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VeloSano funding new research at Cleveland Clinic into cancer disparities

'Cancer is one of the leading causes of death -- especially in some of our racially dominated, ethnic dominated and sexual minority communities.'

CLEVELAND — Dr. Heather McKee Hurwitz’s work examines racialized health disparities -- from the prevention and screening phase to more advanced cancer treatment and clinical trials.

"There's a lot of history of disparities in medical research and racism in medical research that's really turned off [some in the minority] community," Hurwitz explained in a recent interview with 3News anchor Maureen Kyle.

The COVID-19 pandemic has exacerbated this type of distrust in medicine, and also limited access to healthcare -- especially for racial minorities. Research shows it also amplified worse health outcomes among minorities.  

Compounding the issue is another problem. Due to lack of preventative screenings in medically underserved areas, minority groups may need these clinical trials even more than the general population.

RELATED: Guide to VeloSano 2022 in Cleveland: See maps of each bike ride and ways you can help raise money for cancer research

In her role as Community Outreach Director here at Taussig, Kimberly Sanders sees firsthand the roadblocks that impact the ability to receive care. 

"A lot of people just don't have the transportation to get there. Or you think of a woman that has three kids, I can't get to that mammogram. No one can babysit my children," she said.

There are also more personal reasons people avoid screenings.

"Unfortunately, we have found a lot of people that are afraid," Sanders explained. "We just met a woman at an event a couple of weeks ago in Lorain, and she was afraid because her mother died of breast cancer. And she literally didn't want to get a mammogram because she didn't want to know."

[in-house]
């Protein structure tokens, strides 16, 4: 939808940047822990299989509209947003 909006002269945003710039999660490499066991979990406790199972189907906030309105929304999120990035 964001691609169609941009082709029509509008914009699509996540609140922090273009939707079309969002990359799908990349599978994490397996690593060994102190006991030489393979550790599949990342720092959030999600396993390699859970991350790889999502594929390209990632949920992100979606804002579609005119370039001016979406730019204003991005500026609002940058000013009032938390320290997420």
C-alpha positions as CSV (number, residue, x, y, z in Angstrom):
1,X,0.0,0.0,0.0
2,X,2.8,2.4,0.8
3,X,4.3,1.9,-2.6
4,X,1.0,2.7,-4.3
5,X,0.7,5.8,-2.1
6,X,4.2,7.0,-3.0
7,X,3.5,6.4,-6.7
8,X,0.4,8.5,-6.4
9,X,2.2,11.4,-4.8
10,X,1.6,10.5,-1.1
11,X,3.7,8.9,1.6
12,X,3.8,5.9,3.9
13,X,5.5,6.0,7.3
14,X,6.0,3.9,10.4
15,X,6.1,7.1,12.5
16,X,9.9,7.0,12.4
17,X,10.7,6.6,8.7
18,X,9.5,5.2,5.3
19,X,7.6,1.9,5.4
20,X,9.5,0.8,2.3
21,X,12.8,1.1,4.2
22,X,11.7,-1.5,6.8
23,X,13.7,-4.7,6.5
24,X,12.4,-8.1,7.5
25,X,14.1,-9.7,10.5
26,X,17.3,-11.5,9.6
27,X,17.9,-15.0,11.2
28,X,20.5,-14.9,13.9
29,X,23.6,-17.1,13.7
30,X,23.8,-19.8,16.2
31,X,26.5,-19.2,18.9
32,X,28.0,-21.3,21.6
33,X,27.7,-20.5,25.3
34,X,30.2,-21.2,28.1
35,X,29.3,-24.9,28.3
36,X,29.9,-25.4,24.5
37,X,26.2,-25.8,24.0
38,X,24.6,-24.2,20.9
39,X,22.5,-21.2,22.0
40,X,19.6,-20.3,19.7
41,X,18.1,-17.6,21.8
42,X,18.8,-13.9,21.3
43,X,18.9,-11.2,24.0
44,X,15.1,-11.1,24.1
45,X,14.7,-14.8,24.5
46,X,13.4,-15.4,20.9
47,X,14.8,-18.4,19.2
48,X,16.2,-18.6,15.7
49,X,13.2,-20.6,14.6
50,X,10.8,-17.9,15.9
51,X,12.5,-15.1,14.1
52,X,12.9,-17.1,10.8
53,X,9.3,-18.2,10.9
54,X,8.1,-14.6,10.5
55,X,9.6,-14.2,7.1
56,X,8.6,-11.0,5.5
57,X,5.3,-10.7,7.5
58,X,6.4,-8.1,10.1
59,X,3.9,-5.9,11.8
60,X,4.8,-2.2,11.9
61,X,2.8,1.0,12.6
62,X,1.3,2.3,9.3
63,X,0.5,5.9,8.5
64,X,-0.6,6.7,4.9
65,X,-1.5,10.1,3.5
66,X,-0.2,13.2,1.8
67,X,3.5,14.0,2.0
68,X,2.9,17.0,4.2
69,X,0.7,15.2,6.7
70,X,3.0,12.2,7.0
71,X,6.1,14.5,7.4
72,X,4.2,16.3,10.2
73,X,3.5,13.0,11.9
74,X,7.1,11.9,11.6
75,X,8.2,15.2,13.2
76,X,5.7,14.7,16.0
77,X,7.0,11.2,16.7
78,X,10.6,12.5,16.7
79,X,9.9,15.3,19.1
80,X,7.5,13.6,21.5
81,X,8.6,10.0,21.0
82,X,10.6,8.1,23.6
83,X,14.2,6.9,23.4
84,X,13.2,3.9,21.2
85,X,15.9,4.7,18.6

Sanders and Hurwitz are part of a dedicated team here at Taussig studying how to combat these issues by working to bridge the gap between medicine and faith-based organizations. Working with CNP Pam Combs and Program Manager Mark Ribbins, their cancer disparities project builds on established work of the Cleveland Clinic Taussig Cancer Institute Community Outreach Team and the Stop Cancer In Its Tracks (SCIIT) faith-based coalition.

Credit: VeloSano
Pam Combs, CNP, Heather Hurwitz, PhD, Kim Sanders and Mark Ribbins are part of a team at Taussig Cancer Institute researching cancer disparities.

"We know that still patients trust their churches, their faith in faith-based institutions, and especially in medically underserved and African-American dominated places, churches are still the trusted institution," Hurwitz said.

Sanders explained that their team is going out to meet directly with local faith-based organizations and members of those organizations.

"And so we get to ask questions why," she explained. "Why do you think you're not participating in research? And what can we do to get more people in the community, specifically African-Americans, to participate in research?"

Seed money for this project comes directly from VeloSano. The Cleveland Clinic’s annual fundraising initiative generated $5 million in 2021 alone, supporting 35 new research projects right here in Northeast Ohio.  

Hurwitz says they have met about half of their research goals already.

"Thousands of people can be helped right now," she said. "Cancer is one of the leading causes of death -- especially in some of our racially dominated, ethnic dominated and sexual minority communities."

Sanders hopes the work they are doing now will pay dividends in the future.

"It would be so exciting, specifically, to see African-Americans that have participated in research, participated in clinical, clinical trials. And they can tell others. They can tell others how it worked. They can talk about how it saved their lives. They can talk about participating and how it will save lives to come."

The annual VeloSano bike ride takes place in Cleveland this weekend. WKYC has a team participating in the fundraising event. Here's how you can donate to the cause.

RELATED: 'What if I had waited?' University Hospitals nurse shares how early breast cancer detection saved her life

Editor's note: Video in the player above was originally published in a previous story on June 2, 2022.

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